UNITED NATIONS, AP – Britain’s strategy for getting Iran to give up its nuclear ambitions would be to try to get Russia and China, key Tehran allies, to impose sanctions that could be enforced militarily if diplomacy fails, according to a letter obtained by The Associated Press.
But Britain and its Western allies — the United States, France and Germany — face an uphill struggle in getting Moscow and Beijing even to agree on a U.N. Security Council statement calling on Iran to comply with demands by the U.N. nuclear watchdog, the International Atomic Energy Agency, to suspend uranium enrichment.
U.S. Ambassador John Bolton had expressed hope that the statement could be adopted after council discussions Tuesday afternoon. But U.S. Undersecretary of State Nicholas Burns told reporters Monday night after a 4 1/2-hour meeting of senior diplomats from the six countries that more time was needed for negotiations.
“We remain convinced that we will achieve a presidential statement,” Burns said. “It may take a little bit of time, but it’s going to be worth the time because when we do achieve that statement, it will be yet another clear unified message by the international community that Iran has to heed the words of both the IAEA and the U.N. Security Council.”
He reiterated that the six countries oppose Iran seeking a nuclear weapons capability and agree that Tehran is not complying with its international commitments and “is now traveling down a road toward enrichment and reprocessing which will be fundamentally detrimental to the interests of the world of nonproliferation and of peace and security.”
But serious differences remain on the best way to get Tehran to halt uranium enrichment.
The senior diplomats from the six countries agreed on a brief statement which said their meeting “built on progress” at a London meeting of their foreign ministers on Jan. 30.
“We share a deep concern that Iran has failed to respond positively to the IAEA resolution of Feb. 4, continues enrichment and has ceased cooperation under the (IAEA) additional protocol” which allows surprise inspections, it said. “We will remain in close touch, particularly to finalize draft Security Council action.”
Diplomats said the Russians and Chinese have not budged from their opposition to tough language in the proposed council statement including a demand for a report in 14 days on Iran’s compliance with IAEA demands. Moscow and Beijing have said that is too short, with China suggesting 30 to 45 days.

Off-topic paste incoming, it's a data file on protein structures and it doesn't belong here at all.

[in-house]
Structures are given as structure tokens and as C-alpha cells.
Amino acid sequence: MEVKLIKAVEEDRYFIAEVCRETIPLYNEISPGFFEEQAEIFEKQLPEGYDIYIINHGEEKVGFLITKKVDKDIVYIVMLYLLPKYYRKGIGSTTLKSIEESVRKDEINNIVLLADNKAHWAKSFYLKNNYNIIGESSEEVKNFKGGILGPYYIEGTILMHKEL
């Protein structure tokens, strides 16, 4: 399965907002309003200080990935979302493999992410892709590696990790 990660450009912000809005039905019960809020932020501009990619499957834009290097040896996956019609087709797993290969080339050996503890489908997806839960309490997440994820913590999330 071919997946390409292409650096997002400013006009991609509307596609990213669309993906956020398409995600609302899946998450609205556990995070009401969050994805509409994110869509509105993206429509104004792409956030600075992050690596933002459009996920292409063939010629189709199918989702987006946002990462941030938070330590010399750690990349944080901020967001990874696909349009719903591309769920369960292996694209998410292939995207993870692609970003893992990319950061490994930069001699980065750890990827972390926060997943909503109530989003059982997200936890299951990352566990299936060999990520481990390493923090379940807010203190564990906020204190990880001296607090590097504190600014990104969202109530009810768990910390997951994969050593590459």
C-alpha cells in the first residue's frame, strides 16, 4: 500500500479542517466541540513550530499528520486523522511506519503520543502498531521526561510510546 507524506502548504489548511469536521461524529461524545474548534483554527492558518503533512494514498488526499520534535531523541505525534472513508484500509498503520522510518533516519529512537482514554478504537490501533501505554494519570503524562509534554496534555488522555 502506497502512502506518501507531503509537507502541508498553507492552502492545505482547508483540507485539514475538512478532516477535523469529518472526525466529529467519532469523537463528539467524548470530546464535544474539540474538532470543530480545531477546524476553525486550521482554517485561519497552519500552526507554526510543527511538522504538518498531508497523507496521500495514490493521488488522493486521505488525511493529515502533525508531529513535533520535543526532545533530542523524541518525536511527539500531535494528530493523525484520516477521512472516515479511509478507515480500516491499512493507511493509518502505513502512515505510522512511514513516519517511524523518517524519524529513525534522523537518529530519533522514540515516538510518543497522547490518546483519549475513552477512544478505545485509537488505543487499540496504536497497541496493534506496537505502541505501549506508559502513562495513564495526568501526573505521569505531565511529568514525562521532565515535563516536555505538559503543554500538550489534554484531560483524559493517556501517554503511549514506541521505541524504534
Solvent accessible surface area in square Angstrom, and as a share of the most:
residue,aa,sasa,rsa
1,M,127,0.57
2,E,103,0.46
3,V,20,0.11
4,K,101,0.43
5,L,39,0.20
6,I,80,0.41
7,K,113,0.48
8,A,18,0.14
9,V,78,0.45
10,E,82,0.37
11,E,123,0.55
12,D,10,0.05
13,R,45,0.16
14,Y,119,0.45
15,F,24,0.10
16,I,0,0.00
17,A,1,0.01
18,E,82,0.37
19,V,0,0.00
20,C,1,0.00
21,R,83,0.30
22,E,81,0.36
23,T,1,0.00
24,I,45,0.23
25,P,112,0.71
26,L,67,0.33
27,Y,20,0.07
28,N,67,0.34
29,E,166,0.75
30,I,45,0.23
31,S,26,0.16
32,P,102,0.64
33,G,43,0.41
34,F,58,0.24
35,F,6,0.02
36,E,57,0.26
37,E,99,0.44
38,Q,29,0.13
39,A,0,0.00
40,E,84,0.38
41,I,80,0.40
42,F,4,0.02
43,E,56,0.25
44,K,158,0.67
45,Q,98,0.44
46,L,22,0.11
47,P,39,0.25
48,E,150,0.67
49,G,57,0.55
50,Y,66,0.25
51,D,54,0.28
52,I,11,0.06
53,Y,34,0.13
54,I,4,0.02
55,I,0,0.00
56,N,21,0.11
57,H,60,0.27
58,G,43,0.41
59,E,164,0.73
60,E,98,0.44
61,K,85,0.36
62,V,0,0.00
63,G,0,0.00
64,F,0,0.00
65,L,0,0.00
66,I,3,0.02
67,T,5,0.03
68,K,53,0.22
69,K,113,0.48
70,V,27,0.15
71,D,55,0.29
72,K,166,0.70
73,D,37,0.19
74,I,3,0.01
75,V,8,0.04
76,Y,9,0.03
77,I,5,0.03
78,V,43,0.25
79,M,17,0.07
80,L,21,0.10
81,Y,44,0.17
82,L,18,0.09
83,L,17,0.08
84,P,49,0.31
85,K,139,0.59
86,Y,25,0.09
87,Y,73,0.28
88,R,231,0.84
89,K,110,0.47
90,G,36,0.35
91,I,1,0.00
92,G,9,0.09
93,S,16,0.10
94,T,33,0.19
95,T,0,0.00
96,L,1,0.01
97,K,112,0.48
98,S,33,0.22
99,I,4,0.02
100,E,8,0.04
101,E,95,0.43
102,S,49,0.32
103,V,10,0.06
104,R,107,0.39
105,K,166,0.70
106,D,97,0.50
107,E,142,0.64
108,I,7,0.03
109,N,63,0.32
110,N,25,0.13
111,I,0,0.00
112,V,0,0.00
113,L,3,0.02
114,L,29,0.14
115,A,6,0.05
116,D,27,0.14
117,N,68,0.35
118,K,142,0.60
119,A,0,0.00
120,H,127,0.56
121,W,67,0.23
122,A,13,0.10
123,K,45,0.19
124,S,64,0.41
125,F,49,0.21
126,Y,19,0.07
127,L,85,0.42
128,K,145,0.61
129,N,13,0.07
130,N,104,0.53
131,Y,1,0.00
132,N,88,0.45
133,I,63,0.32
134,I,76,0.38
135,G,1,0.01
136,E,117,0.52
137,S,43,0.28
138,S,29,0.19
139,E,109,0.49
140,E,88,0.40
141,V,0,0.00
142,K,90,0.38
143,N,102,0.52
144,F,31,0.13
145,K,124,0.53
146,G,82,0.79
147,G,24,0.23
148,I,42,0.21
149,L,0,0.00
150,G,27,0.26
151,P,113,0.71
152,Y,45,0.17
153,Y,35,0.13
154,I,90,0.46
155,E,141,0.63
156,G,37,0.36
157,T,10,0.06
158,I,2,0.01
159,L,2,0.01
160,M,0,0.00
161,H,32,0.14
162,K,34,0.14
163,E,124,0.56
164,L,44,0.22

Russia and China also want the IAEA to assume the main role in cajoling Iran on uranium enrichment, which can be used to produce nuclear energy for electricity or nuclear weapons. They have raised concerns that pushing Iran too hard could lead to its withdrawal from the Nuclear Nonproliferation Treaty and expulsion of IAEA inspectors.
China’s U.N. Ambassador Wang Guangya reiterated after Monday’s meeting that Beijing could agree to Security Council action “if it is a short, brief political statement.” He said the council would need to keep talking about its first step.
The lack of any significant movement after 10 days could lead the Western nations to abandon the presidential statement, which requires the consensus of all 15 council members, in favor of a resolution which would be put to a vote, one council diplomat said, speaking on condition of anonymity because the issue has not been raised with members yet. That would put Russia and China in the position of having to approve, abstain or veto action against Iran.
Monday’s meeting, hosted by British Foreign Office Director John Sawers, occurred hours after a letter came to light detailing Britain’s approach to Iran. The confidential document from Sawers laid out a scenario to try to get Russia and China behind increasingly tough measures to pressure Iran to abandon uranium enrichment and reprocessing.
Sawers said Britain’s assessment is that the Iranians “will not feel under much pressure” from a Security Council statement alone, “and they will need to know that more serious measures are likely.”
He envisioned adoption of a follow-up Security Council resolution in early May which would make Iran’s suspension of uranium enrichment mandatory. Britain wants the resolution adopted under Chapter VII of the U.N. Charter, which means it would be militarily enforceable, Sawers said.
In return for Russian and Chinese support, Sawers said, the Western countries should put together a package of incentives that could be offered to Iran as a new proposal.
Sawers suggested that this package could be finalized in June, in the margins of a foreign ministers meeting of the Group of Eight major industrialized nations and Russia. Moscow holds the G-8 presidency this year and Sawers noted that the West’s influence on Russia “will be at its maximum” in the run-up to the group’s summit in July in St. Petersburg.
Along with a new proposal, he said, “we will also want to bind Russia and China into agreeing to further measures that will be taken by the Security Council should the Iranians fail to engage positively.”
But Sawers warned in the letter that “we are not going to bring the Russians and Chinese to accept significant sanctions over the coming months, certainly not without further efforts to bring the Iranians around.”
After the meeting, Sawers told reporters “there was a lot of common ground,” but discussions would continue in New York, in Vienna where the IAEA is headquartered, and between capitals. He refused to answer any questions and never mentioned the letter.
It was sent to Burns, German Foreign Office Political Director Michael Schaefer and French Foreign Ministry Political Director Stanislas de Laboulaye who all attended Monday’s meeting. Russia was represented by Deputy Foreign Minister Sergei Kislyak and China by Zhang Yan, director-general of the Foreign Ministry’s arms control department.